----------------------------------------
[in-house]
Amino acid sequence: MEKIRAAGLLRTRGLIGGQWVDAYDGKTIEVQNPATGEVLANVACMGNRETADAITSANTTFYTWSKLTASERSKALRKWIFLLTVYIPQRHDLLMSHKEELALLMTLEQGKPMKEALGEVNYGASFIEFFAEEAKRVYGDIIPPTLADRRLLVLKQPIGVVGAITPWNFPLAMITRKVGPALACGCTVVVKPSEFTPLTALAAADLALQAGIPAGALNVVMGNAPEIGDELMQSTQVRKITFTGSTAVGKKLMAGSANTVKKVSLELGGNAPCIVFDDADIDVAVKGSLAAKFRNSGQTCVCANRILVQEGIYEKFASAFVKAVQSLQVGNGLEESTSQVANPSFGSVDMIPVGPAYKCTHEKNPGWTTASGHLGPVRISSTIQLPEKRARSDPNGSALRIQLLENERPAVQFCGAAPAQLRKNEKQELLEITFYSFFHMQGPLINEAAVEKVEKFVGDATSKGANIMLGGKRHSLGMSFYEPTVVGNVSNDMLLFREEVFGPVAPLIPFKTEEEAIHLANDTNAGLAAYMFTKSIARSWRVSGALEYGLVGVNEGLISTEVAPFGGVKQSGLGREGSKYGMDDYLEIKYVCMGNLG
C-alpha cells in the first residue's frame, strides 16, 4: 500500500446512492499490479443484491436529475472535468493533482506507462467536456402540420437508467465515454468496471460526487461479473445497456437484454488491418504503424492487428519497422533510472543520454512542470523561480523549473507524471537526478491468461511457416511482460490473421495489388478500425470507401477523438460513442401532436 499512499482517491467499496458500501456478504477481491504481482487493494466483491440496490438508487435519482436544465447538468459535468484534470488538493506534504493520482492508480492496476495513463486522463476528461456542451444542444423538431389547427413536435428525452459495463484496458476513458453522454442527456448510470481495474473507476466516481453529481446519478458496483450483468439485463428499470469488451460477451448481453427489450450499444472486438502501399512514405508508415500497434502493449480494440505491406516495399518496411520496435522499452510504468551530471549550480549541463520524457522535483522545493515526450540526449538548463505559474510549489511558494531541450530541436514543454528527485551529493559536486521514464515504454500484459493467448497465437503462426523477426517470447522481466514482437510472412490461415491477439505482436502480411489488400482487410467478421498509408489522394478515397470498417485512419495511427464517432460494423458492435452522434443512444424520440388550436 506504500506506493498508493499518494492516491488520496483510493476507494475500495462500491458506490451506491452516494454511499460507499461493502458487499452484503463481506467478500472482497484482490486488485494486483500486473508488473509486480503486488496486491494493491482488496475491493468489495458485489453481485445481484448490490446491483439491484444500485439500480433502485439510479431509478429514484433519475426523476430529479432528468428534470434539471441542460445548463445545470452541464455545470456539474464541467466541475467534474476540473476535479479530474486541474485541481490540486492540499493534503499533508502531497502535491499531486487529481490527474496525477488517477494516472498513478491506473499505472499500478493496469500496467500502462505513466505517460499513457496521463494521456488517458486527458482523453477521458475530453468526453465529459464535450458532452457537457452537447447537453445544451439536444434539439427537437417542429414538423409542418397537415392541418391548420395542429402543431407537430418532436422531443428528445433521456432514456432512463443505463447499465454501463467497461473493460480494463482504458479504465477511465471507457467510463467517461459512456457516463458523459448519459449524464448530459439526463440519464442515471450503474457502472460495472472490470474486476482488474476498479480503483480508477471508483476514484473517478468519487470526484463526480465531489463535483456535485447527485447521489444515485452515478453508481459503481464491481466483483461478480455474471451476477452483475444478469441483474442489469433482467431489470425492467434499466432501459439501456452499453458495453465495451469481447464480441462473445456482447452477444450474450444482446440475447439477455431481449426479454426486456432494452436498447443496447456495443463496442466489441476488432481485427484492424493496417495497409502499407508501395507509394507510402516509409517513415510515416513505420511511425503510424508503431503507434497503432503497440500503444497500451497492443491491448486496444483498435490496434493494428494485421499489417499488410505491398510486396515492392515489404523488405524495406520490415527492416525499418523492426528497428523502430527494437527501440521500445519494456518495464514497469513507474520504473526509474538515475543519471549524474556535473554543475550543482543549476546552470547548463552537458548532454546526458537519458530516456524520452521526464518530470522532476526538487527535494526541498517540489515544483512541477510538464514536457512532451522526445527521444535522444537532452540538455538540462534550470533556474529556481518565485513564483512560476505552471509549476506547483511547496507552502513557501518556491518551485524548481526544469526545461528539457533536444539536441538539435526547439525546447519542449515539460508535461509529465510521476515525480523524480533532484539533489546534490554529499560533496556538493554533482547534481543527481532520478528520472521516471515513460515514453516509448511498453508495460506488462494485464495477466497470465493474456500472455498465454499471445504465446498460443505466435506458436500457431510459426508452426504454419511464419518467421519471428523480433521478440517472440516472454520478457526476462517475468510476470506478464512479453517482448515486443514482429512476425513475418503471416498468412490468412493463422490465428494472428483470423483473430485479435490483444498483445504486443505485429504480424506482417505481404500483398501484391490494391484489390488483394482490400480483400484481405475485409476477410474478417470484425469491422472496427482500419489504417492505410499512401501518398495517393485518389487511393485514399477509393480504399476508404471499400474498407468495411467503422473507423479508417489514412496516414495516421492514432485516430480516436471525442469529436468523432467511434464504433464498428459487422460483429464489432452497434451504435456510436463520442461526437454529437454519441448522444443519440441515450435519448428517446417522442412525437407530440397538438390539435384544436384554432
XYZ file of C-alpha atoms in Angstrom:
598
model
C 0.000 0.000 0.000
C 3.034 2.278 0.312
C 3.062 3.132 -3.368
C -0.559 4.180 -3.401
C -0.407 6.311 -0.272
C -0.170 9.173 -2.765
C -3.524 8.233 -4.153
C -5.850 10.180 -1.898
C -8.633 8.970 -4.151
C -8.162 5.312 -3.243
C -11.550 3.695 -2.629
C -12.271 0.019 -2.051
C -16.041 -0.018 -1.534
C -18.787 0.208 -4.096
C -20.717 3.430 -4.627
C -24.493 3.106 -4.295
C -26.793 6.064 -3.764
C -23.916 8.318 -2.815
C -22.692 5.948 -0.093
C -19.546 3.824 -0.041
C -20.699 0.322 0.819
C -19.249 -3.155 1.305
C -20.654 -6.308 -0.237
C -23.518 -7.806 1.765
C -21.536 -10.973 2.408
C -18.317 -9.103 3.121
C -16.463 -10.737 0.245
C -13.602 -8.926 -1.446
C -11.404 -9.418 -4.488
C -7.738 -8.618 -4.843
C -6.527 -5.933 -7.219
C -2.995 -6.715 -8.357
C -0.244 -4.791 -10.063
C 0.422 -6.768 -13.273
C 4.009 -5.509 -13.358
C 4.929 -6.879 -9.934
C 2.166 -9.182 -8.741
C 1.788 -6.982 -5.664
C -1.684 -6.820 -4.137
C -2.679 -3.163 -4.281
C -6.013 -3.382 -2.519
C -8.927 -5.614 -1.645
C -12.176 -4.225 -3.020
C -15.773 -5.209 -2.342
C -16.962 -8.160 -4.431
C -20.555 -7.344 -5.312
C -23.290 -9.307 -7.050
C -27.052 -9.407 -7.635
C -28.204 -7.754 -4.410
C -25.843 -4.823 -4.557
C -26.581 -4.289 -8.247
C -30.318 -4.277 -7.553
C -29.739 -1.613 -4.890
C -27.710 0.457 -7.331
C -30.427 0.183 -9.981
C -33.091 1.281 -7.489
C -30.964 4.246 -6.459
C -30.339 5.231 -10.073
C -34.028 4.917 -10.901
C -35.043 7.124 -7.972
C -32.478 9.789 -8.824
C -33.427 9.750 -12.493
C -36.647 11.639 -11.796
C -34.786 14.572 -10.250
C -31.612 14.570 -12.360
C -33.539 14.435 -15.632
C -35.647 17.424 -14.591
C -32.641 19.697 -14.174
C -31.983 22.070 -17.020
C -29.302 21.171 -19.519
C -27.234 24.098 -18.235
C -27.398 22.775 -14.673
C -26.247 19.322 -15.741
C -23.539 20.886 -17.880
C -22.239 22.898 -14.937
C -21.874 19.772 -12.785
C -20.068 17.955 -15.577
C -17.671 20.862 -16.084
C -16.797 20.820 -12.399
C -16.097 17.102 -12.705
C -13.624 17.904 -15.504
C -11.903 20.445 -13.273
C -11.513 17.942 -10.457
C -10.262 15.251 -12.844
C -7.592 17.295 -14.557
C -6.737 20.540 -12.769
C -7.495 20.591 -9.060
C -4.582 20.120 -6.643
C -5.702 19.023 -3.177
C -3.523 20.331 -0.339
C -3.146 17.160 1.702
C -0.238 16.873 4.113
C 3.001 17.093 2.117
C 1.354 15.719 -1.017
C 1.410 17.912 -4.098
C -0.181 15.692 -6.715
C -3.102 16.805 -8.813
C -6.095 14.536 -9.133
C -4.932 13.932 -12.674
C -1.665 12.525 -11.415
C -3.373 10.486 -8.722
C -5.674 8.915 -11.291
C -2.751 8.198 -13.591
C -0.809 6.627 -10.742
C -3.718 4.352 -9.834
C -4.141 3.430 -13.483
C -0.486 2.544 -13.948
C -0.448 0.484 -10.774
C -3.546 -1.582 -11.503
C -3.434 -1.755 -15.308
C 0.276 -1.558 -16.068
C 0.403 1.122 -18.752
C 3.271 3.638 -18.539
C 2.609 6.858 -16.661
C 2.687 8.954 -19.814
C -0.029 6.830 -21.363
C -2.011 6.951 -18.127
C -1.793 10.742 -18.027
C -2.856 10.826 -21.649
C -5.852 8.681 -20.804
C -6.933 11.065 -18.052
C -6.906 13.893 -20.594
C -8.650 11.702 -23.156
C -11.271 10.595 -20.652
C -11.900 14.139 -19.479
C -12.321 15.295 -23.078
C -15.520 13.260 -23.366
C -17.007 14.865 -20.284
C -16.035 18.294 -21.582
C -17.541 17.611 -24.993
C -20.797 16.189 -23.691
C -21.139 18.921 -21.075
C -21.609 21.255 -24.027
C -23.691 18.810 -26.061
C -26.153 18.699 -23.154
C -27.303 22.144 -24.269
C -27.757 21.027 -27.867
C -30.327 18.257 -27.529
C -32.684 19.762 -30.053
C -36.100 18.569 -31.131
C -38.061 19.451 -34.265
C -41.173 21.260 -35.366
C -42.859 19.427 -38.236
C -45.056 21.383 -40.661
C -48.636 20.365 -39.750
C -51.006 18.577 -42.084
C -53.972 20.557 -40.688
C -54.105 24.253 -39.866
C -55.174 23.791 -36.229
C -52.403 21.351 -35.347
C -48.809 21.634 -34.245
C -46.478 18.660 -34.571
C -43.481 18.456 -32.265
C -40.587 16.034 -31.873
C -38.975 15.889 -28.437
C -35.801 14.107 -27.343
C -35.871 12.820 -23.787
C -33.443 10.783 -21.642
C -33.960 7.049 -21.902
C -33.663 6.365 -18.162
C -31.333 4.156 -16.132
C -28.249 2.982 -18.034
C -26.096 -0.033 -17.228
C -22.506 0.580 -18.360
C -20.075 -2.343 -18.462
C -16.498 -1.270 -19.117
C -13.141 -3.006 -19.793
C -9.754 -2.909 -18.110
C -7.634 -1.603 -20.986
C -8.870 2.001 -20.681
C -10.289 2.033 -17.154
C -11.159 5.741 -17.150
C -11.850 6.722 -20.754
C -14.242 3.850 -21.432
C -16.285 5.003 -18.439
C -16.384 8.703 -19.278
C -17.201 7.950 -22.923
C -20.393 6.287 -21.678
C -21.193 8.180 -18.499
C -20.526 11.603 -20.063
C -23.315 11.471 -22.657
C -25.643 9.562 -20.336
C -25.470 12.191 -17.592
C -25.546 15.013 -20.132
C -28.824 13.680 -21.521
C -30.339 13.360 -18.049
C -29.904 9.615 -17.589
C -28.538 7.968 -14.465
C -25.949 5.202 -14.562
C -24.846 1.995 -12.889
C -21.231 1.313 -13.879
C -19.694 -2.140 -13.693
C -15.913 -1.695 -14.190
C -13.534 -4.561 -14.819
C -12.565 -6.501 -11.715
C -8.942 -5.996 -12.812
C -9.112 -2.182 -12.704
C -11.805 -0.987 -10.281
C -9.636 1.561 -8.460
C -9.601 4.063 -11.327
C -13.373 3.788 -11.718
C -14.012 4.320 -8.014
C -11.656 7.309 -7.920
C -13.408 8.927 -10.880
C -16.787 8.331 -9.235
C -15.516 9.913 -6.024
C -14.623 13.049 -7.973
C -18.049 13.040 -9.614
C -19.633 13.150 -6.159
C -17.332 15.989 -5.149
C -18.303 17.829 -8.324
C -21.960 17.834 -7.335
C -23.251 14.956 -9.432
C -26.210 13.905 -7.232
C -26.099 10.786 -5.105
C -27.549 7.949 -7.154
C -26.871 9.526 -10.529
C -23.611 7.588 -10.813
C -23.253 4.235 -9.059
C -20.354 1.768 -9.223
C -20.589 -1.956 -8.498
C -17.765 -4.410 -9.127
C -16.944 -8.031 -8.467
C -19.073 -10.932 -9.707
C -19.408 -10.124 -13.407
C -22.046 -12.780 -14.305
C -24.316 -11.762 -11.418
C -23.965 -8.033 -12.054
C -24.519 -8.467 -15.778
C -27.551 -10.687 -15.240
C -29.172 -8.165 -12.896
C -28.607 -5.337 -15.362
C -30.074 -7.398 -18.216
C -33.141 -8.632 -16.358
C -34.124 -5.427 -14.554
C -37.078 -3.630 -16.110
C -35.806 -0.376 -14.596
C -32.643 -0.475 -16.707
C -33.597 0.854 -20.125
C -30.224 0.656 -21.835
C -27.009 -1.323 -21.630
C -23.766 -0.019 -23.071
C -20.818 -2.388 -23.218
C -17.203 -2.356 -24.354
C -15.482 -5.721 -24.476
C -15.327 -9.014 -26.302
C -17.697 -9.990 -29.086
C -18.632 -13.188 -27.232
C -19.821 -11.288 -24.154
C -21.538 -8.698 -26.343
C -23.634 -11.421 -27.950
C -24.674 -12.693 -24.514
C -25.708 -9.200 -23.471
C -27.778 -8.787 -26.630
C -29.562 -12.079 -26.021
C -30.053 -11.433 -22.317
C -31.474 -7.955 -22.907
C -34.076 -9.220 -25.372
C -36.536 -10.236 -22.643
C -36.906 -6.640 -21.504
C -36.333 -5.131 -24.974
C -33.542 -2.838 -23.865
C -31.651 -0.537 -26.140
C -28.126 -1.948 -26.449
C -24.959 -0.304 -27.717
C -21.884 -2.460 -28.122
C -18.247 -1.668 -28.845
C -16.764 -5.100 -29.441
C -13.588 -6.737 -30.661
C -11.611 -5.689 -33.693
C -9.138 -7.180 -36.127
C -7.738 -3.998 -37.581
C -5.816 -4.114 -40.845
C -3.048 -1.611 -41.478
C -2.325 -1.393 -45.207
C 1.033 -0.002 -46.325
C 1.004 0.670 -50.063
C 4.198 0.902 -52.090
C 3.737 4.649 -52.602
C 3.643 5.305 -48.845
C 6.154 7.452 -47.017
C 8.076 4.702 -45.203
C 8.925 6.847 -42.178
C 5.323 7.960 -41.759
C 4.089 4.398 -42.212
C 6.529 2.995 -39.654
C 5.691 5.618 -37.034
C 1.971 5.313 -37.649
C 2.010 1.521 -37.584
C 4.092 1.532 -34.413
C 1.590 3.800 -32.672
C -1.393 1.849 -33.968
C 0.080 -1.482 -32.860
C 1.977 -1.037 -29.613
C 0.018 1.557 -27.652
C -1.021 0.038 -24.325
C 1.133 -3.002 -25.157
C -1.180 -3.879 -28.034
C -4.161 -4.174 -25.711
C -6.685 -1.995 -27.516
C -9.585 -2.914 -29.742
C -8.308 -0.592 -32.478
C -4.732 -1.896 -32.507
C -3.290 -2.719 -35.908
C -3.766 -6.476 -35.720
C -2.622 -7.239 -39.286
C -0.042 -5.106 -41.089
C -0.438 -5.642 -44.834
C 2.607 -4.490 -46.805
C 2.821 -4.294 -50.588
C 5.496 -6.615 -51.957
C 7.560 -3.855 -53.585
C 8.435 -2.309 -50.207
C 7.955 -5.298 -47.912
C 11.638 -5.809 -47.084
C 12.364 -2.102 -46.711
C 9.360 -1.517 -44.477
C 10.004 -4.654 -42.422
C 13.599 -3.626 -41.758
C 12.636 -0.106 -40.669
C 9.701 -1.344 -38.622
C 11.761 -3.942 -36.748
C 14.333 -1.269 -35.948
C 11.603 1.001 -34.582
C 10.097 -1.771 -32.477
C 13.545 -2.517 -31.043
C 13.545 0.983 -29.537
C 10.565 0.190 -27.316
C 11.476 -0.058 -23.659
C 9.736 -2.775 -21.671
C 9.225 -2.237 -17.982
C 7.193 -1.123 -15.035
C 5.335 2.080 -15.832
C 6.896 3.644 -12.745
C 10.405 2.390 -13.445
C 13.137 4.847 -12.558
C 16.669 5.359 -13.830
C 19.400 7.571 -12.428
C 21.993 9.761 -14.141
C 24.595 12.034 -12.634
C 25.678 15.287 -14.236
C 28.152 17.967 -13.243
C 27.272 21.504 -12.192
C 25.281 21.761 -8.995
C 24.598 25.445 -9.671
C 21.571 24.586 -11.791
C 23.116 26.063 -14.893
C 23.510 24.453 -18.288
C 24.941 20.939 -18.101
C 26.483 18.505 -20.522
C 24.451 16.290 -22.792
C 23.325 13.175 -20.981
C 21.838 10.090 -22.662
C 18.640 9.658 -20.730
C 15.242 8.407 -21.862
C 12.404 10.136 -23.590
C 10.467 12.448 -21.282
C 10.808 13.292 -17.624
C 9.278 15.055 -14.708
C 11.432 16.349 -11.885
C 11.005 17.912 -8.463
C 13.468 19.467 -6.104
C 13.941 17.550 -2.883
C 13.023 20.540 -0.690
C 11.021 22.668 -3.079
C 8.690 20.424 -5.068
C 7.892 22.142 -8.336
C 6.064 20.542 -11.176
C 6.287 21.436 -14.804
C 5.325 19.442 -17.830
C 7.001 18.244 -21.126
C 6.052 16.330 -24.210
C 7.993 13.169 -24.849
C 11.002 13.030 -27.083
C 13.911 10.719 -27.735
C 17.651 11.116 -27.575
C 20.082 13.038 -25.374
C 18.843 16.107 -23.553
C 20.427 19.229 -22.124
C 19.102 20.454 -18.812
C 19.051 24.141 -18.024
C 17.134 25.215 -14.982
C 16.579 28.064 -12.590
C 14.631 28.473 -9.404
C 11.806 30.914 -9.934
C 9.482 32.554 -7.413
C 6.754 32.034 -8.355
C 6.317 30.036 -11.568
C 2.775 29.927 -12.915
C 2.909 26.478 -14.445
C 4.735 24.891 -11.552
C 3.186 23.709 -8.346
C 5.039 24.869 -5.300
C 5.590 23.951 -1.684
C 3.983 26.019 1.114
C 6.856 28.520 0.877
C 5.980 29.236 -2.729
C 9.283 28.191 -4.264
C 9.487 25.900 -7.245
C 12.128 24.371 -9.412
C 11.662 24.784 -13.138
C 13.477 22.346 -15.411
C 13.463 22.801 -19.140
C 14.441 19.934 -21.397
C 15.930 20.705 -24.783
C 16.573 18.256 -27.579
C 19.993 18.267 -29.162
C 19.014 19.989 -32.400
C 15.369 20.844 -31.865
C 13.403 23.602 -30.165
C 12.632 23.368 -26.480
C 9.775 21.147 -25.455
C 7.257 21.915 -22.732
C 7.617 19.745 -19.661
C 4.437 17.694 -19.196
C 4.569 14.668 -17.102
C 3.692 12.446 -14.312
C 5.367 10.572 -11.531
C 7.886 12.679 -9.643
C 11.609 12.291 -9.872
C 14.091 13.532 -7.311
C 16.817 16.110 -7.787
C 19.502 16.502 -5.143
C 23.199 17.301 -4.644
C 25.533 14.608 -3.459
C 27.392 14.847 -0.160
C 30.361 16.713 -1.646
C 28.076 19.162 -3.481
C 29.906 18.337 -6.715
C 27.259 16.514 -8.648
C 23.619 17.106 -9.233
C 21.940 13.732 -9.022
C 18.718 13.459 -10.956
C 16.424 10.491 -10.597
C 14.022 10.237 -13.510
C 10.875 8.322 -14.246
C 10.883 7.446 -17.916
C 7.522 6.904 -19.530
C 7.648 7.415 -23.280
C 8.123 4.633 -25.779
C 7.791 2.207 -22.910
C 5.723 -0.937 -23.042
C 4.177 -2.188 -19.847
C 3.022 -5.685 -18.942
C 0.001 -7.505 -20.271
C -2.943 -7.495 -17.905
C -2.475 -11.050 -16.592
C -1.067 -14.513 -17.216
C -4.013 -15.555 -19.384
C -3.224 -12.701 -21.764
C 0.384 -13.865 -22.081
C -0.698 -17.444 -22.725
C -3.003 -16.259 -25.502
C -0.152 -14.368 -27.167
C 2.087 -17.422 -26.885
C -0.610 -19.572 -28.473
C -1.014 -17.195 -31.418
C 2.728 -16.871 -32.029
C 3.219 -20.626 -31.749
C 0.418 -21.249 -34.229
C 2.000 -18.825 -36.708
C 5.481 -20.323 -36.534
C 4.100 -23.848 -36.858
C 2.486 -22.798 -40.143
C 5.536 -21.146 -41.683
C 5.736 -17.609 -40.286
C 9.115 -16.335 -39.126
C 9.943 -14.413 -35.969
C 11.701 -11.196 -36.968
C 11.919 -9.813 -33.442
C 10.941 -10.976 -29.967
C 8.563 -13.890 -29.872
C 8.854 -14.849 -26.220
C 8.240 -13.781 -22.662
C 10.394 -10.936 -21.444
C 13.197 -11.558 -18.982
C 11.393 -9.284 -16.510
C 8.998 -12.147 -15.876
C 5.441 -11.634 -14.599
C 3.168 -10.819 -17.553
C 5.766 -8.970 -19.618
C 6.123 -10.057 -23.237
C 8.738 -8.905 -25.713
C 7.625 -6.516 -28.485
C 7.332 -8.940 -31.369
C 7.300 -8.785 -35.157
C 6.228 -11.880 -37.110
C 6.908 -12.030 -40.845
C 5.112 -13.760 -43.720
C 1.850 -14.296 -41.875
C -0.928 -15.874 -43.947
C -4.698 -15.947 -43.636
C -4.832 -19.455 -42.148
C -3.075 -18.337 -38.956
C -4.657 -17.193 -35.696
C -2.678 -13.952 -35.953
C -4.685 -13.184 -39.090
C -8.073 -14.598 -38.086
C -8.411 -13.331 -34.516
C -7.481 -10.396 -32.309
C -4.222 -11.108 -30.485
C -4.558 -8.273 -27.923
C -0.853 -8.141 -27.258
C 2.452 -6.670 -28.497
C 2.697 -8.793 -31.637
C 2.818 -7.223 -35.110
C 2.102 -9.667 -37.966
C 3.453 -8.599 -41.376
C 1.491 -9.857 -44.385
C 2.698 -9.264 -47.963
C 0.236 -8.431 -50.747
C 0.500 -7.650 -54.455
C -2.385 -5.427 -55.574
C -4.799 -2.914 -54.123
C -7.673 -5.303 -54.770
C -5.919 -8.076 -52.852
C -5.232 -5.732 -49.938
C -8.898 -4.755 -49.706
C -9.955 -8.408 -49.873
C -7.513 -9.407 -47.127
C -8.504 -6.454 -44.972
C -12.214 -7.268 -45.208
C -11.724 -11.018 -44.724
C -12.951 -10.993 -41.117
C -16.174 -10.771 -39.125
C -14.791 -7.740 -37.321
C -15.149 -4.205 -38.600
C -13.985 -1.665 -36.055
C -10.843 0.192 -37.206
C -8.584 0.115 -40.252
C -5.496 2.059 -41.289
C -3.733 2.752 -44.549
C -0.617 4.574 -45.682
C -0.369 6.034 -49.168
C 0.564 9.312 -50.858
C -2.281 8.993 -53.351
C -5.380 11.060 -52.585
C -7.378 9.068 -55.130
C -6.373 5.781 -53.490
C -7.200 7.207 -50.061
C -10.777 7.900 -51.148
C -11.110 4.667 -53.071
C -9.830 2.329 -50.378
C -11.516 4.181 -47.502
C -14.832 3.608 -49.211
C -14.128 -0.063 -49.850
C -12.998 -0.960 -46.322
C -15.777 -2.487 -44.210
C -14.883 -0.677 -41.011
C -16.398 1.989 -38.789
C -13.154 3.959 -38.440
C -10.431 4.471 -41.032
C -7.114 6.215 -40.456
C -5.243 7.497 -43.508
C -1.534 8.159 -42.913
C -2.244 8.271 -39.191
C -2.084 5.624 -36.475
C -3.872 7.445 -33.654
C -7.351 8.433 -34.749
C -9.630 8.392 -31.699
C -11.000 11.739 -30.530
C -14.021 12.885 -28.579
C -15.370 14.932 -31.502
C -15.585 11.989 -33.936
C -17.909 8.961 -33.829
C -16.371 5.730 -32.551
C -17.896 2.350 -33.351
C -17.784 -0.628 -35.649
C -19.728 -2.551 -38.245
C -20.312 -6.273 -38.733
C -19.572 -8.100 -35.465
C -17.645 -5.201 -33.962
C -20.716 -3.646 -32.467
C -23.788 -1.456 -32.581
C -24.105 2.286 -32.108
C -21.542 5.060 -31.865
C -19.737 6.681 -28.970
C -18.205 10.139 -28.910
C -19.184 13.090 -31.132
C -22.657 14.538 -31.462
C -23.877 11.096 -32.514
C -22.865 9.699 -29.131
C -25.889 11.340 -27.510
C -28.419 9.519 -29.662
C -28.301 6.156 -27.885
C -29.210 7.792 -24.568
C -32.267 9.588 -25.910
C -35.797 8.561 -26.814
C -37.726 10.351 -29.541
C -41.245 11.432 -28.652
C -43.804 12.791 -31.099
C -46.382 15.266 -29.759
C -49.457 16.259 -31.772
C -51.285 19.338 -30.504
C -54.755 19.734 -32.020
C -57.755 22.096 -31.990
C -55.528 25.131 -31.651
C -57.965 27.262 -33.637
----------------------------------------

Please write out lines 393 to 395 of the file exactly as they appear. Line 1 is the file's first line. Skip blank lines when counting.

C 6.754 32.034 -8.355
C 6.317 30.036 -11.568
C 2.775 29.927 -12.915